Dental Staff Training
The career pathway helps you . . .
- Create a well-trained team that you enjoy working with each day
- Motivate your team to take their skills to improve your practice
- Set up a logical approach to staff compensation
- Save you time by providing detailed training for all staff members
- Reduce your stress level by surrounding yourself with a strong team
Most dentists say that their biggest stress is managing and training their staff. They prefer to hire staff with dental experience to try to avoid training issues, but often these experienced staff come with bad habits. Especially as staff size grows and dentists continue to practice in groups, problems begin to show up – you can’t have your office manager follow one method of scheduling while the new front desk team member schedules like she did in her old office. Now, add 1 or 2 more front desk team members and mistakes are guaranteed unless you have an organized training approach.
On top of this, most dentists feel sunk when their experienced office manager quits – suddenly they realize that no one else knows how to do this job! So, these dentists quickly hire a new manager so that there is at least one week for training everything she’s learned over the last few years!
As if this weren’t bad enough, without an organized training approach, it is also hard for the dentist to know how the staff are performing their duties. If the dentist wants to make a change in how a task is handled – he may successfully retrain one administrative team member, but those ideas will probably be lost once that person either forgets or leaves.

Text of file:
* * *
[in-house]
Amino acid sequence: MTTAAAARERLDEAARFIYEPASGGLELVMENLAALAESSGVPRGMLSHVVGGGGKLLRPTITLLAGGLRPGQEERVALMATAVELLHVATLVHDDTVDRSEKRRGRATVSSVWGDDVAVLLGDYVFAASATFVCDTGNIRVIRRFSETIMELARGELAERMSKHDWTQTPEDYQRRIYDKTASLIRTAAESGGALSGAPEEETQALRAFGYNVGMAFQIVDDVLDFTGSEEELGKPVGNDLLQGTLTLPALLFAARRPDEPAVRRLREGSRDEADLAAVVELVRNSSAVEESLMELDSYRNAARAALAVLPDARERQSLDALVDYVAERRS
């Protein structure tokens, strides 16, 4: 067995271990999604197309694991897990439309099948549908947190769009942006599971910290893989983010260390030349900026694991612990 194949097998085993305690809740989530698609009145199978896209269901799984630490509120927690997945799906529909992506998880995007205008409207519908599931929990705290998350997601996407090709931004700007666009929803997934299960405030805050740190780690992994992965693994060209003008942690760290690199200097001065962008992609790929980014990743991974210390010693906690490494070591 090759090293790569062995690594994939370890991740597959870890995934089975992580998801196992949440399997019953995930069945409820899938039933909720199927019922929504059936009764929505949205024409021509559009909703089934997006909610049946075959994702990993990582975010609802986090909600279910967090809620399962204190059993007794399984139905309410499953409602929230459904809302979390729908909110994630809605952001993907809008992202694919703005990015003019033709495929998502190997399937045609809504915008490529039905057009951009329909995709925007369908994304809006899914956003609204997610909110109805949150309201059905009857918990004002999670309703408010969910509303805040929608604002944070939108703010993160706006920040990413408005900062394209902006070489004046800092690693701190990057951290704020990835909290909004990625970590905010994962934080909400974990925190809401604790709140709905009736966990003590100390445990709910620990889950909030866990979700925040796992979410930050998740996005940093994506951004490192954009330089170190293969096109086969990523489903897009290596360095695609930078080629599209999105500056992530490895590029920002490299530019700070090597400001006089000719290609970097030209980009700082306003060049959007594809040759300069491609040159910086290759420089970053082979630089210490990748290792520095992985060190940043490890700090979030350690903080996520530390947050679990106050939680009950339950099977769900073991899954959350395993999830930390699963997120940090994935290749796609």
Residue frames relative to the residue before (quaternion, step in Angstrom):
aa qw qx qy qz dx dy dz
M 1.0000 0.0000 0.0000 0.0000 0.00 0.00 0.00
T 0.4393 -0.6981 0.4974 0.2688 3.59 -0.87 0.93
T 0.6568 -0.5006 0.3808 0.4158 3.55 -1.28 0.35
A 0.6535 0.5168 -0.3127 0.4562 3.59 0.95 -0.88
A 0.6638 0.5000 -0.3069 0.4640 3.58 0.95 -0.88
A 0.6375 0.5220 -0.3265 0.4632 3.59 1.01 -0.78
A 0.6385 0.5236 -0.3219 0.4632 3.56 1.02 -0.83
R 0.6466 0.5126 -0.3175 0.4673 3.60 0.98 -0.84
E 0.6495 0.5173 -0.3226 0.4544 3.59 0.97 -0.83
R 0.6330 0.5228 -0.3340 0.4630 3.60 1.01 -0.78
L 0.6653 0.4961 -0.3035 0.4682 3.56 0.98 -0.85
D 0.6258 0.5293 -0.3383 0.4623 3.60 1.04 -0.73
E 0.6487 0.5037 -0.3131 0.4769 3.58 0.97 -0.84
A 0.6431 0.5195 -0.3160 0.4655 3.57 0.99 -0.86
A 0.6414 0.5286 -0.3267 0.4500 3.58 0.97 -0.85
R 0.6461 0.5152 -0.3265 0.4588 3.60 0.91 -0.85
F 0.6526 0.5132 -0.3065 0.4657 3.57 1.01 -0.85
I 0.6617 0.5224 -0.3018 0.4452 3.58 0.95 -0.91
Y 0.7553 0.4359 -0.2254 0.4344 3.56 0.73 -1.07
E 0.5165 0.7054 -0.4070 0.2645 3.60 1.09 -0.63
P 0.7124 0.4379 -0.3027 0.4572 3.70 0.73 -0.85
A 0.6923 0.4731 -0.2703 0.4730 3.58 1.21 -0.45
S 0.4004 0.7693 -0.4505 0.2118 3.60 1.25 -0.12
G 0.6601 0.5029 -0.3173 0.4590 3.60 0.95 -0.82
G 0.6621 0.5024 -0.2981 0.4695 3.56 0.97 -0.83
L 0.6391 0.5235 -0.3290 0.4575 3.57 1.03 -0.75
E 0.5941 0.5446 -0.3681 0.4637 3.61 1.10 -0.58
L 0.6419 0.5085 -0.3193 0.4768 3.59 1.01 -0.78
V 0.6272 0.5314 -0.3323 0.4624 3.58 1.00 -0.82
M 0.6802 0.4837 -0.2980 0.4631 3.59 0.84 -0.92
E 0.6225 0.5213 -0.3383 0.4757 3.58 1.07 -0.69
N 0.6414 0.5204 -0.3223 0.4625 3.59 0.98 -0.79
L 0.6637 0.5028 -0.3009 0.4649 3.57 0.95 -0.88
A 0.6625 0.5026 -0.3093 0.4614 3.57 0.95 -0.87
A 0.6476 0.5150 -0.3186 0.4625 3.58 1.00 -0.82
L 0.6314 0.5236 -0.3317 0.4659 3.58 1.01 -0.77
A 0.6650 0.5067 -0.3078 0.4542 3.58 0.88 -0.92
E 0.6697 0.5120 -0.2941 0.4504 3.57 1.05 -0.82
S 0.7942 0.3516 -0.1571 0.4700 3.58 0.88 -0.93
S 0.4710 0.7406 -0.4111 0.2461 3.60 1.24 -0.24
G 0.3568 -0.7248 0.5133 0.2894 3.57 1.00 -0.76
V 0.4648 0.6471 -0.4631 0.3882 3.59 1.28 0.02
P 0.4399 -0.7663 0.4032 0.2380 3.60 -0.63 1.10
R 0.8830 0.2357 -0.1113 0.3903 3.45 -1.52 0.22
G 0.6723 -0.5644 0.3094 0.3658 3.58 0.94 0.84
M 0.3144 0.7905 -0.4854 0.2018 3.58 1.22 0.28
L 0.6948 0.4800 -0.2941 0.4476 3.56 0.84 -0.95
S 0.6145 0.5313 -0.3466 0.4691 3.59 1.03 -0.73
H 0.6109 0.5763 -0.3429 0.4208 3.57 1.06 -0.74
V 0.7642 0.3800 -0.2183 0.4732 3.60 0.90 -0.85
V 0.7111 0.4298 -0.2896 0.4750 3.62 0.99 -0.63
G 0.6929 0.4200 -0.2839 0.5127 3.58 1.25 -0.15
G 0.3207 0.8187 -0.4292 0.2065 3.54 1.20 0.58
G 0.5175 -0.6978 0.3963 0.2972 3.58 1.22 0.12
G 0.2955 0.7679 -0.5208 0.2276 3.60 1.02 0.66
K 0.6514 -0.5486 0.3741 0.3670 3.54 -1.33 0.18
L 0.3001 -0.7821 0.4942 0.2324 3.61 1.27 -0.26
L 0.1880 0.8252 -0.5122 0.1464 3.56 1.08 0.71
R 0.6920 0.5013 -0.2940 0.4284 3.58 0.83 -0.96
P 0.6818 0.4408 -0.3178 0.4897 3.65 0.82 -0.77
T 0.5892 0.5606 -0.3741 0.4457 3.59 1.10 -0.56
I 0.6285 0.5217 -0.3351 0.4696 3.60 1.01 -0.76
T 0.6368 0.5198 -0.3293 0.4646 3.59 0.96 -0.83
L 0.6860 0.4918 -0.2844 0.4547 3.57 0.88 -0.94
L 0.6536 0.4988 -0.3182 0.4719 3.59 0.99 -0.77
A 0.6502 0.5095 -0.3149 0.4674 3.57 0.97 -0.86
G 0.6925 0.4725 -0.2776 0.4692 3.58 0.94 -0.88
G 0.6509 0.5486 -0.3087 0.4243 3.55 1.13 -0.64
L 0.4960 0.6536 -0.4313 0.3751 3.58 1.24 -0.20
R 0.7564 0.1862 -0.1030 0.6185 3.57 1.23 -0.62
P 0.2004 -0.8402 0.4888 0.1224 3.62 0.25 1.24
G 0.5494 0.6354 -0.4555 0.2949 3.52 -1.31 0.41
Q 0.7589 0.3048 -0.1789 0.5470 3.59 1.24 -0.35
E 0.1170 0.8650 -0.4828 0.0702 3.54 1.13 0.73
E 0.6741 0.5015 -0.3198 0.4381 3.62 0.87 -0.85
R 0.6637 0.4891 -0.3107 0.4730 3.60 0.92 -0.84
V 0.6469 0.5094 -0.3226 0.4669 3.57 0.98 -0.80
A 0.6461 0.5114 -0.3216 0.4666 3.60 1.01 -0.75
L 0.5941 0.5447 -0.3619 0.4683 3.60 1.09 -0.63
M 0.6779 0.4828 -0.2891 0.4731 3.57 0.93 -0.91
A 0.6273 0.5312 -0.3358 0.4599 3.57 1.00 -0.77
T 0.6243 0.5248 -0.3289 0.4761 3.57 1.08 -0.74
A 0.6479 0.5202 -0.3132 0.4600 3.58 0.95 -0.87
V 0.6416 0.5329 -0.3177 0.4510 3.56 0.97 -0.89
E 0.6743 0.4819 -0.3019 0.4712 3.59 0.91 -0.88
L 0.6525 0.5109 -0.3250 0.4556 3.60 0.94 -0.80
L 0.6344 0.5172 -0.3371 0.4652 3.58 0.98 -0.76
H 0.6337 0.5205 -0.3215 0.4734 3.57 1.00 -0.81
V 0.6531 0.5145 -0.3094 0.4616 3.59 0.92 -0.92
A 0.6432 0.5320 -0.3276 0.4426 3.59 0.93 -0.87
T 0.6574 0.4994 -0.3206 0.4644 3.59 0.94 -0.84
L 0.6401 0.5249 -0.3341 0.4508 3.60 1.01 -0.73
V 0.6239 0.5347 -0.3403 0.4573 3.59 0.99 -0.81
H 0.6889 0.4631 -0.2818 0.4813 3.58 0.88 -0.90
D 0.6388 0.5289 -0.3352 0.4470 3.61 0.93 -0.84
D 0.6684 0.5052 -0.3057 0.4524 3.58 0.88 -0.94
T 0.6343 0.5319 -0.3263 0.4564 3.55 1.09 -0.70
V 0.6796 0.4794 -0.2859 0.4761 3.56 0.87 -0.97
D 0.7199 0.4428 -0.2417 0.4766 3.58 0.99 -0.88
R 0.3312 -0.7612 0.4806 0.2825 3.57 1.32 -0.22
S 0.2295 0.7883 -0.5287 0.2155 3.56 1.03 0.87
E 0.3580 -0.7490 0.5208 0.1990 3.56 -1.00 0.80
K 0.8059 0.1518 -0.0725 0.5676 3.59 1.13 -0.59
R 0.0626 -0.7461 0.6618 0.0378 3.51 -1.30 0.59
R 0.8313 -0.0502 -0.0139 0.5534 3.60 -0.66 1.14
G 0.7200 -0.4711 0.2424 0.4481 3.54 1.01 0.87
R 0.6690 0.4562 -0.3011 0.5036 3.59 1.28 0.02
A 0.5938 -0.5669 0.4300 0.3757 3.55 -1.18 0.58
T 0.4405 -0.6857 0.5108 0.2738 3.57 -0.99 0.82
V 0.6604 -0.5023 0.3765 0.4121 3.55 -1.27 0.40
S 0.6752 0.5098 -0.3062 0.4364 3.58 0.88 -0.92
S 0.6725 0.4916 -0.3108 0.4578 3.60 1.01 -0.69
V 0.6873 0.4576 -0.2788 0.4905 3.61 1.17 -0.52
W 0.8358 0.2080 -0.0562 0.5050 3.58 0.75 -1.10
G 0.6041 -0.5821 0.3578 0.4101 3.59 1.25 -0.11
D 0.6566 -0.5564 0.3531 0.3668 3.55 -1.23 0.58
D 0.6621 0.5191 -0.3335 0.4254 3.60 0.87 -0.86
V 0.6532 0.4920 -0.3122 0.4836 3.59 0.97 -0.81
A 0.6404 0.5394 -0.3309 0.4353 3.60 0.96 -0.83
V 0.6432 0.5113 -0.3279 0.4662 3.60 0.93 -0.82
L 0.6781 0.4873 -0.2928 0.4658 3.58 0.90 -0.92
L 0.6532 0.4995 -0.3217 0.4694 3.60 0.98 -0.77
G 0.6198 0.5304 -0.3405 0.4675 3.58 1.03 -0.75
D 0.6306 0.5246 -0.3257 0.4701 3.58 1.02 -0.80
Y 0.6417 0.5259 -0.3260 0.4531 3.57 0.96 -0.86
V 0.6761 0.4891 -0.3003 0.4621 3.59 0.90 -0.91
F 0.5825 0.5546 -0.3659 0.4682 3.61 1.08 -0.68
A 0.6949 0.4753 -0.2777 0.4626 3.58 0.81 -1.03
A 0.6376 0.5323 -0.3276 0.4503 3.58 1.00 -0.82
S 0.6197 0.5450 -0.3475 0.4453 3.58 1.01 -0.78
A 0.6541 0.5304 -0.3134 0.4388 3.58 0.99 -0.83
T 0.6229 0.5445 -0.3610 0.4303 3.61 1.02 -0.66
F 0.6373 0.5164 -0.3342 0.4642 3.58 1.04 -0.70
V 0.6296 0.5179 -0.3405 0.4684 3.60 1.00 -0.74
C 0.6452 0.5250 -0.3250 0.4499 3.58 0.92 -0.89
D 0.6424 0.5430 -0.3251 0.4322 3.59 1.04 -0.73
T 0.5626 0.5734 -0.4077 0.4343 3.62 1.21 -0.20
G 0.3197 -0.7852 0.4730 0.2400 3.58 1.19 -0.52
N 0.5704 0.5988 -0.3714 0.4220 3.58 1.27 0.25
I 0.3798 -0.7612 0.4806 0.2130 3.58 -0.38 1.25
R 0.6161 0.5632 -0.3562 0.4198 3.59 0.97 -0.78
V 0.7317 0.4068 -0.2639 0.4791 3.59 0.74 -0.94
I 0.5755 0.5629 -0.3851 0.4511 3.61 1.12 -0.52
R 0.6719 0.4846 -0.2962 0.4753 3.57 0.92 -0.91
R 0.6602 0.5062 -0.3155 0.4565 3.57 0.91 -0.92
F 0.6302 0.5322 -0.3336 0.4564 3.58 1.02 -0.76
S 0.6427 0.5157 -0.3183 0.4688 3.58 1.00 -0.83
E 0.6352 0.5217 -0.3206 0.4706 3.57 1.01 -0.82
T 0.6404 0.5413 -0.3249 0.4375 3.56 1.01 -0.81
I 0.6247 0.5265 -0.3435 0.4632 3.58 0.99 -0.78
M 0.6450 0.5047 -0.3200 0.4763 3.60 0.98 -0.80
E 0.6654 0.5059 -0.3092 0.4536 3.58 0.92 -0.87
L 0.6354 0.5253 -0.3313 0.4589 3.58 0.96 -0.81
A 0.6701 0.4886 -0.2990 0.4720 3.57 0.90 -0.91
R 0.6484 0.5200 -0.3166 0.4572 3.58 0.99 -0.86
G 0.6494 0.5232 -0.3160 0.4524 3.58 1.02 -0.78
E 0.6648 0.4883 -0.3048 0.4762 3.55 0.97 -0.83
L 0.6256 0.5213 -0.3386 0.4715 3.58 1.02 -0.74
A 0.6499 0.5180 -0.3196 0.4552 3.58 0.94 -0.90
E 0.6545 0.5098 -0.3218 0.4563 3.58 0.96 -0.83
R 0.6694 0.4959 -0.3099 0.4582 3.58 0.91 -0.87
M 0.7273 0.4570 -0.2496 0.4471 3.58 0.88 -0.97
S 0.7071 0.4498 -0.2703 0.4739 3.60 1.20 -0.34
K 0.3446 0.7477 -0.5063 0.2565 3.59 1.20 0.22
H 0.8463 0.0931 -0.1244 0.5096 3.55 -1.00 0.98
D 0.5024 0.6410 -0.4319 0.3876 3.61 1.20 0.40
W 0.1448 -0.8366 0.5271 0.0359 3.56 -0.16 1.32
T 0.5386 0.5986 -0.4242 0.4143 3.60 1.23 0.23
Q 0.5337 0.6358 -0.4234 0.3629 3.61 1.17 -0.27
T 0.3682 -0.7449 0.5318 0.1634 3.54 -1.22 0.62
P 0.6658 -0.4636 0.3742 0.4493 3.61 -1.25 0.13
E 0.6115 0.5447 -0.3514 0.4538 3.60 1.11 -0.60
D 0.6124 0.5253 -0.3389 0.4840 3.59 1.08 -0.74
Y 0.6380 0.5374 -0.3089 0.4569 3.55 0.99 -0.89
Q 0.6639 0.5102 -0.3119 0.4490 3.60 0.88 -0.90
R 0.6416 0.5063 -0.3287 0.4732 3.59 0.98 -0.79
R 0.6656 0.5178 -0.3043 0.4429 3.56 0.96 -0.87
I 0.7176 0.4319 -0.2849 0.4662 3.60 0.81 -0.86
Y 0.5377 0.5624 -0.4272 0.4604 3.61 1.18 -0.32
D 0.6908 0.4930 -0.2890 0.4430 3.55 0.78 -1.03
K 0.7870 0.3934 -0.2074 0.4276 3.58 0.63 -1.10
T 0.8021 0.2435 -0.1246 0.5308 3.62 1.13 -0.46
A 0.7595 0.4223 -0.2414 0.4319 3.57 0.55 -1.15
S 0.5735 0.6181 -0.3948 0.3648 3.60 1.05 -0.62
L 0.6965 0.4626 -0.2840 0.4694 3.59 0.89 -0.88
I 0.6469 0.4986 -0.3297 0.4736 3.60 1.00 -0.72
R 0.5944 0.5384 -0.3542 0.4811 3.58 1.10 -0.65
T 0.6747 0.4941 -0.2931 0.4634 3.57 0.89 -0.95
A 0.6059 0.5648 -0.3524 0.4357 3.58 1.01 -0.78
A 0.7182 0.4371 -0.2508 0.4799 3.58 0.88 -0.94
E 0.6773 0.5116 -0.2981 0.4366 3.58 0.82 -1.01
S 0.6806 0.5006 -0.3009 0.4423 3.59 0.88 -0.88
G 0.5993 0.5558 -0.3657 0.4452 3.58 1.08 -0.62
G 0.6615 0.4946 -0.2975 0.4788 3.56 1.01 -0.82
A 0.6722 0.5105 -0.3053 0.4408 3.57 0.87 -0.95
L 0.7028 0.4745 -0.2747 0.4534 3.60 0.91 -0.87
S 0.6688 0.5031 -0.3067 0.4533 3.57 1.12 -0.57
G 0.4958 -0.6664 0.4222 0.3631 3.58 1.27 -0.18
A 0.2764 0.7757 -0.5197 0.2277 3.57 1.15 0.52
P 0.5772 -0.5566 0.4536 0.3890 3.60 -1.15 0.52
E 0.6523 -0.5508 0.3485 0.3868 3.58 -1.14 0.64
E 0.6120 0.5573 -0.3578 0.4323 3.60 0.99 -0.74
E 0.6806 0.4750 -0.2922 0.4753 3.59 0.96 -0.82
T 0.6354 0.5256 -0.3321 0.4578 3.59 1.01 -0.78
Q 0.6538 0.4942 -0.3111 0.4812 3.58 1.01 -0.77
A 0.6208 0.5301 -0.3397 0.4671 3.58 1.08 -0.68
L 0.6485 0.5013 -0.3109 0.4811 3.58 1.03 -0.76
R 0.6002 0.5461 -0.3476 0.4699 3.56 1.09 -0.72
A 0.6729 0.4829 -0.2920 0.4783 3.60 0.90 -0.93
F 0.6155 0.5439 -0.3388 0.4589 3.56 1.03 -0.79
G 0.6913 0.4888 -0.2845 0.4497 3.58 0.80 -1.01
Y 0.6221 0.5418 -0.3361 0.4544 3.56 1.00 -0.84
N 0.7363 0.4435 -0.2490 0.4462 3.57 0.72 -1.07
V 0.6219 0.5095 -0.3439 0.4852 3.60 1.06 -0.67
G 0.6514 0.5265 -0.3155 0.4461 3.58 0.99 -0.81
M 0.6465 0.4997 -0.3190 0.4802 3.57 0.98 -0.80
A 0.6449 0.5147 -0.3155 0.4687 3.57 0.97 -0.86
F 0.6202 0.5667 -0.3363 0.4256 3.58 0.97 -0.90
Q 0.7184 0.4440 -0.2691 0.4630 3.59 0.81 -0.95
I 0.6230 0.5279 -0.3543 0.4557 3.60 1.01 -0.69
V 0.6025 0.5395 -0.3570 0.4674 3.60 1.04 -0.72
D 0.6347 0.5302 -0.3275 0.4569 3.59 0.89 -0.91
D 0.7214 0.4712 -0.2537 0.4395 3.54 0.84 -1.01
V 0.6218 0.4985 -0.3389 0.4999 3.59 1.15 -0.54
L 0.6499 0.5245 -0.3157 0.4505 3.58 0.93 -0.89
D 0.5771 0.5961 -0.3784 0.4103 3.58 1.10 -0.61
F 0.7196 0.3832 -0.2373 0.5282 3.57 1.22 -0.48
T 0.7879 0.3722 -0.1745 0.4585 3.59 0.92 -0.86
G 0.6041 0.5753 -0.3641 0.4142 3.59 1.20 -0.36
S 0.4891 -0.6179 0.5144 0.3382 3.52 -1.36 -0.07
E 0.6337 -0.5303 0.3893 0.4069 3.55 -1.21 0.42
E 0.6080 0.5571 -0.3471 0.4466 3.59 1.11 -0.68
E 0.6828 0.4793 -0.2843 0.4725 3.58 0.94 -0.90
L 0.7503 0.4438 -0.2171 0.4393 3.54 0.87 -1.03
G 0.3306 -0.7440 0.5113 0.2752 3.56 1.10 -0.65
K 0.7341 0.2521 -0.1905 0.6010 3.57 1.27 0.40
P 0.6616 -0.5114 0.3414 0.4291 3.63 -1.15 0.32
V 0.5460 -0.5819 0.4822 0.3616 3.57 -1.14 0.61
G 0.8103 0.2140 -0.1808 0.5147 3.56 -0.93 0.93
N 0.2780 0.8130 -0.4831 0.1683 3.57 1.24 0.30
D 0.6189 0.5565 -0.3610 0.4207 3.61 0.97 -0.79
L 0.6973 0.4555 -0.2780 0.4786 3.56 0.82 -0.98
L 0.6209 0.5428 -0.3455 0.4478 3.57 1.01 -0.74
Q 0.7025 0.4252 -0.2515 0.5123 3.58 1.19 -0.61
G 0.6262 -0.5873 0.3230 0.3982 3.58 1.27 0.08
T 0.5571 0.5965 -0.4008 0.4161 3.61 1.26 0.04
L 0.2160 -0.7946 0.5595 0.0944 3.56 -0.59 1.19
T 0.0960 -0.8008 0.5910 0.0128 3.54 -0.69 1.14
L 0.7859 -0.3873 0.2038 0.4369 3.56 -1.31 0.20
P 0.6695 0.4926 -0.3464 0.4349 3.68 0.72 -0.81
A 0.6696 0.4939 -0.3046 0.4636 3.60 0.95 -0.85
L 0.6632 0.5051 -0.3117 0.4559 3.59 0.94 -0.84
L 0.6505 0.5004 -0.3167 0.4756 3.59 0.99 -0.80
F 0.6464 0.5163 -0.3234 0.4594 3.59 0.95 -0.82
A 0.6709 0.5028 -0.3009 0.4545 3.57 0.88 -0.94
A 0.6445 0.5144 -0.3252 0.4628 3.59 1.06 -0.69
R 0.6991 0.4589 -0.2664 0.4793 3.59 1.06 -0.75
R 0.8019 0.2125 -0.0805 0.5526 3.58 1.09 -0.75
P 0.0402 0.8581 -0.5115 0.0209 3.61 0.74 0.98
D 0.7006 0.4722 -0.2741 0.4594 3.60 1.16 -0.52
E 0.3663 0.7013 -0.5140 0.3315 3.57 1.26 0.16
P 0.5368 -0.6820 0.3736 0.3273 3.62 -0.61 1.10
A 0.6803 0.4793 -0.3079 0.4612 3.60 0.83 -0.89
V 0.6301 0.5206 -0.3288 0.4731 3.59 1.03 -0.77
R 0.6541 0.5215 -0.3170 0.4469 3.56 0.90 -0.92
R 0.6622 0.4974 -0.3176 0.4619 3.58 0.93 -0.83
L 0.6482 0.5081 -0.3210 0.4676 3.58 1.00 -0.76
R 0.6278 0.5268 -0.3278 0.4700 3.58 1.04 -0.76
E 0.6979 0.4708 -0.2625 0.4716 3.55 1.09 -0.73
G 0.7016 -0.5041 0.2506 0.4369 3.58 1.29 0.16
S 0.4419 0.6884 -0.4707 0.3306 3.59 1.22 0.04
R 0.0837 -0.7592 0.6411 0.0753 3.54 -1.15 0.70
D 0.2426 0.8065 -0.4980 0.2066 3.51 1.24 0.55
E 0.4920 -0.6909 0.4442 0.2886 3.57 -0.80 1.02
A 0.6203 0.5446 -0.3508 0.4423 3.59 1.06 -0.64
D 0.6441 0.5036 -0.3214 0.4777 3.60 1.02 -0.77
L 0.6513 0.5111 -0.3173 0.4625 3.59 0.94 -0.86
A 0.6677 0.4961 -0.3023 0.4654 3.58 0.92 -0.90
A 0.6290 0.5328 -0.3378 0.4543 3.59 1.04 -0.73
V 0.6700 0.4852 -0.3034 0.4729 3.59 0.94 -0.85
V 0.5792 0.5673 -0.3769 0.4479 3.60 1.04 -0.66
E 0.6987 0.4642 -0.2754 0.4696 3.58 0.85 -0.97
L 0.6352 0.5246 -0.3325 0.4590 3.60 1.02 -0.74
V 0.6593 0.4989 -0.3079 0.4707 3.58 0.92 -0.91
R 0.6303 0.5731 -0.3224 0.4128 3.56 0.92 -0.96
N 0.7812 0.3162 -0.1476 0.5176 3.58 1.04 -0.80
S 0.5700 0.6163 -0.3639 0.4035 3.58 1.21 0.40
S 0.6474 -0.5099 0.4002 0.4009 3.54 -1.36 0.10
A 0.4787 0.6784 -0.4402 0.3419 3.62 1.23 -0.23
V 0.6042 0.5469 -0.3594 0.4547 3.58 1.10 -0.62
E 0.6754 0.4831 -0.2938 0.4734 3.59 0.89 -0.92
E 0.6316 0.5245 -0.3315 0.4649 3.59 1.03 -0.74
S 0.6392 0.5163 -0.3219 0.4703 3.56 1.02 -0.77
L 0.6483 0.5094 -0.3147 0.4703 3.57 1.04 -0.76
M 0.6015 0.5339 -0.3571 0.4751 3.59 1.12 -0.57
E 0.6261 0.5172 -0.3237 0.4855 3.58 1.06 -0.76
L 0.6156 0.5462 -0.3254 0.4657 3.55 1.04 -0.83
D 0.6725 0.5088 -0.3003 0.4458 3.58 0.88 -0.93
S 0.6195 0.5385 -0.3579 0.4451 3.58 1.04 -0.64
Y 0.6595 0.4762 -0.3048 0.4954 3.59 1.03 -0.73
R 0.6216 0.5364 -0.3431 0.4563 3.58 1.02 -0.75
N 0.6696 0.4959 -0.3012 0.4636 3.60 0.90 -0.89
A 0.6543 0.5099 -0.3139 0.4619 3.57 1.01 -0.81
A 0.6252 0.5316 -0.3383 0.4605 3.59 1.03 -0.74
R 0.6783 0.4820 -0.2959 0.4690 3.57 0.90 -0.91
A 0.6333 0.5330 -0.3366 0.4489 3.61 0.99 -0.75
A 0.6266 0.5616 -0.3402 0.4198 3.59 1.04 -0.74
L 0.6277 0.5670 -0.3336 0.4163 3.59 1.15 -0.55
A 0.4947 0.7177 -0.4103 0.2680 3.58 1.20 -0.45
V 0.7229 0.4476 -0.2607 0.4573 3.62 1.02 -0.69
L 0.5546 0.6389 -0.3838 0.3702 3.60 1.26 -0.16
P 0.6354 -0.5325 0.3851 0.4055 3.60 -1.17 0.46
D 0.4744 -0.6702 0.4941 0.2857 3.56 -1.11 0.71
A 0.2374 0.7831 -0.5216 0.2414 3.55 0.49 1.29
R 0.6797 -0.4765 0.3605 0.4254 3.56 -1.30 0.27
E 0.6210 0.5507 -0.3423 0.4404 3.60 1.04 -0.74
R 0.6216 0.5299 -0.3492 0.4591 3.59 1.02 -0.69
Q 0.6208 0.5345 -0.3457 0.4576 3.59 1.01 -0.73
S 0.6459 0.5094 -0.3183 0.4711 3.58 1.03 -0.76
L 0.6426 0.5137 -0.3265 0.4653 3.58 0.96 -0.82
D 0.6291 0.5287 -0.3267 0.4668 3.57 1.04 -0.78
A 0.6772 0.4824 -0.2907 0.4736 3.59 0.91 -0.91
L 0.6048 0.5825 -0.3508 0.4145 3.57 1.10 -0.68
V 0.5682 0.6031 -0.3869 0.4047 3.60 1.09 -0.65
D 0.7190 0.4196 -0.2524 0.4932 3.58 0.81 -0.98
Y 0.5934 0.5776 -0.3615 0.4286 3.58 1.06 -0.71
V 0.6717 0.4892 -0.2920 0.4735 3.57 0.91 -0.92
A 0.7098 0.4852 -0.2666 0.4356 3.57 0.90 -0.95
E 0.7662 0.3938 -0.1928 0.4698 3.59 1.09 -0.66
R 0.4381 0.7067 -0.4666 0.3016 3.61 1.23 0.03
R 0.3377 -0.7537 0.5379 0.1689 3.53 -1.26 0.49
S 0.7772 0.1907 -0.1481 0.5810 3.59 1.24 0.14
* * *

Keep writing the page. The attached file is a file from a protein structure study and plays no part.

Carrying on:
Finally, except for the chairside assistant, it’s impossible for dentists to know which staff are actually performing well. The old adage about the ‘squeaky wheel’ is very true, so how can a dentist know who deserves a raise – and by how much?
Most dentists try to solve this problem by treating all staff the same. They base their pay rate on clinical certifications (x-ray license, CDA, etc.) and then they expect staff to train each other using a verbal system. They figure if they pay their staff well, then the staff should “just do their job”.
Following this standard approach leads to a myriad of problems:
- You are at the mercy of staff turnover.
- You are forced to endure repeated mistakes because each dental staff person has a different background.
- When you try to meet with a staff person to tell them how to do a task correctly, they cry and tell you how mean you are – and this skyrockets your stress level!
- If you stop training your staff, you begin to do ‘everything’ yourself and your efficiency drops and your frustration level increases.
Bottom line is: it is becoming increasingly difficult to keep patients happy and coming into your practice regularly, and certainly more difficult to manage your stress level and manage your practice overall.
Does that mean that you should just give up on having a well-trained staff and hope everything just works itself out? Of course not!
What it means is that YOU must adapt as practice challenges arise. As problems and staff mistakes occur throughout your day, don’t just ignore them and hope they go away. Don’t give up on having a well-trained staff. Instead, start to think about how each of these problems could be addressed by using an organized staff training approach. By taking responsibility to address the problem . . . you can continue to move forward.
Considering this new approach is a step forward.
OK, so let’s get to it.
What we’re going to look at is how to use a system to train dental staff.